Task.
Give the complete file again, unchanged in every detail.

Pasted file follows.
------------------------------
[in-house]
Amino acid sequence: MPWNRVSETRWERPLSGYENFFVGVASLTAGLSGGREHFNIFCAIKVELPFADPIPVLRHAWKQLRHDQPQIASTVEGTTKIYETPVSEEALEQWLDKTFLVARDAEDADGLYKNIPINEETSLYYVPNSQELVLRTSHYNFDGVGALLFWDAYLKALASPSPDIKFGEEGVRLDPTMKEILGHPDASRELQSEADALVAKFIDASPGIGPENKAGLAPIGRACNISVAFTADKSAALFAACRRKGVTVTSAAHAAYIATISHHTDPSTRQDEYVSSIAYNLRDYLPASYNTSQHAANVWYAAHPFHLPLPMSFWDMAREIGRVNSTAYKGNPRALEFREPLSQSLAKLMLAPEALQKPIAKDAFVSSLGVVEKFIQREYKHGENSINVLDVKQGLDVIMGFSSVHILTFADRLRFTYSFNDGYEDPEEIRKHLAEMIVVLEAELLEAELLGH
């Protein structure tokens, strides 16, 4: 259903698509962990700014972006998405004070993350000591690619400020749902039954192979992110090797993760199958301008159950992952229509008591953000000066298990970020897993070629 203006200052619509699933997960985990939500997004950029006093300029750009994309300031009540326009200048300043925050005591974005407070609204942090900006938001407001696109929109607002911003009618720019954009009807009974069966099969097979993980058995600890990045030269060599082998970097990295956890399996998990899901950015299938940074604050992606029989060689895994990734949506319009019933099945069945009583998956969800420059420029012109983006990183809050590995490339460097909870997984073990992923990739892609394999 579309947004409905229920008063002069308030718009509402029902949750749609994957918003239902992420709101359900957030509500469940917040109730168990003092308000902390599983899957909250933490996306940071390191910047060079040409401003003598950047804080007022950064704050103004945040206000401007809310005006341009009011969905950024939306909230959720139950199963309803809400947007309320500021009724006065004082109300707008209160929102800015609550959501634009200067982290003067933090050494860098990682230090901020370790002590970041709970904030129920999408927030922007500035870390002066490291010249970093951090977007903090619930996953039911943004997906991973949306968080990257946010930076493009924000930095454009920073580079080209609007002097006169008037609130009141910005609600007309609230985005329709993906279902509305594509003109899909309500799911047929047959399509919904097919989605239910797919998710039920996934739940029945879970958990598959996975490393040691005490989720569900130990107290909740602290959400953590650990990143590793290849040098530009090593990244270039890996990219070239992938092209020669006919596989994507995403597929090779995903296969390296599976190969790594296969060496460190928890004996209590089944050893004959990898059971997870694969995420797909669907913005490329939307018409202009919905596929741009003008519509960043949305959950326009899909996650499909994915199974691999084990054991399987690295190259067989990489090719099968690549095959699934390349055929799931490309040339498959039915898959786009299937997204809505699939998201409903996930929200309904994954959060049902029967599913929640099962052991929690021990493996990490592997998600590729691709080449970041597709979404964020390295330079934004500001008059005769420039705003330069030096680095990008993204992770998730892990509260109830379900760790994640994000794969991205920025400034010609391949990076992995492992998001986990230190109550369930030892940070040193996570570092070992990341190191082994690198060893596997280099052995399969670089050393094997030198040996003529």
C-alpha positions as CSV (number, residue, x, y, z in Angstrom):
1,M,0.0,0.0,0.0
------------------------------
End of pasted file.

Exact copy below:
[in-house]
Amino acid sequence: MPWNRVSETRWERPLSGYENFFVGVASLTAGLSGGREHFNIFCAIKVELPFADPIPVLRHAWKQLRHDQPQIASTVEGTTKIYETPVSEEALEQWLDKTFLVARDAEDADGLYKNIPINEETSLYYVPNSQELVLRTSHYNFDGVGALLFWDAYLKALASPSPDIKFGEEGVRLDPTMKEILGHPDASRELQSEADALVAKFIDASPGIGPENKAGLAPIGRACNISVAFTADKSAALFAACRRKGVTVTSAAHAAYIATISHHTDPSTRQDEYVSSIAYNLRDYLPASYNTSQHAANVWYAAHPFHLPLPMSFWDMAREIGRVNSTAYKGNPRALEFREPLSQSLAKLMLAPEALQKPIAKDAFVSSLGVVEKFIQREYKHGENSINVLDVKQGLDVIMGFSSVHILTFADRLRFTYSFNDGYEDPEEIRKHLAEMIVVLEAELLEAELLGH
């Protein structure tokens, strides 16, 4: 259903698509962990700014972006998405004070993350000591690619400020749902039954192979992110090797993760199958301008159950992952229509008591953000000066298990970020897993070629 203006200052619509699933997960985990939500997004950029006093300029750009994309300031009540326009200048300043925050005591974005407070609204942090900006938001407001696109929109607002911003009618720019954009009807009974069966099969097979993980058995600890990045030269060599082998970097990295956890399996998990899901950015299938940074604050992606029989060689895994990734949506319009019933099945069945009583998956969800420059420029012109983006990183809050590995490339460097909870997984073990992923990739892609394999 579309947004409905229920008063002069308030718009509402029902949750749609994957918003239902992420709101359900957030509500469940917040109730168990003092308000902390599983899957909250933490996306940071390191910047060079040409401003003598950047804080007022950064704050103004945040206000401007809310005006341009009011969905950024939306909230959720139950199963309803809400947007309320500021009724006065004082109300707008209160929102800015609550959501634009200067982290003067933090050494860098990682230090901020370790002590970041709970904030129920999408927030922007500035870390002066490291010249970093951090977007903090619930996953039911943004997906991973949306968080990257946010930076493009924000930095454009920073580079080209609007002097006169008037609130009141910005609600007309609230985005329709993906279902509305594509003109899909309500799911047929047959399509919904097919989605239910797919998710039920996934739940029945879970958990598959996975490393040691005490989720569900130990107290909740602290959400953590650990990143590793290849040098530009090593990244270039890996990219070239992938092209020669006919596989994507995403597929090779995903296969390296599976190969790594296969060496460190928890004996209590089944050893004959990898059971997870694969995420797909669907913005490329939307018409202009919905596929741009003008519509960043949305959950326009899909996650499909994915199974691999084990054991399987690295190259067989990489090719099968690549095959699934390349055929799931490309040339498959039915898959786009299937997204809505699939998201409903996930929200309904994954959060049902029967599913929640099962052991929690021990493996990490592997998600590729691709080449970041597709979404964020390295330079934004500001008059005769420039705003330069030096680095990008993204992770998730892990509260109830379900760790994640994000794969991205920025400034010609391949990076992995492992998001986990230190109550369930030892940070040193996570570092070992990341190191082994690198060893596997280099052995399969670089050393094997030198040996003529």
C-alpha positions as CSV (number, residue, x, y, z in Angstrom):
1,M,0.0,0.0,0.0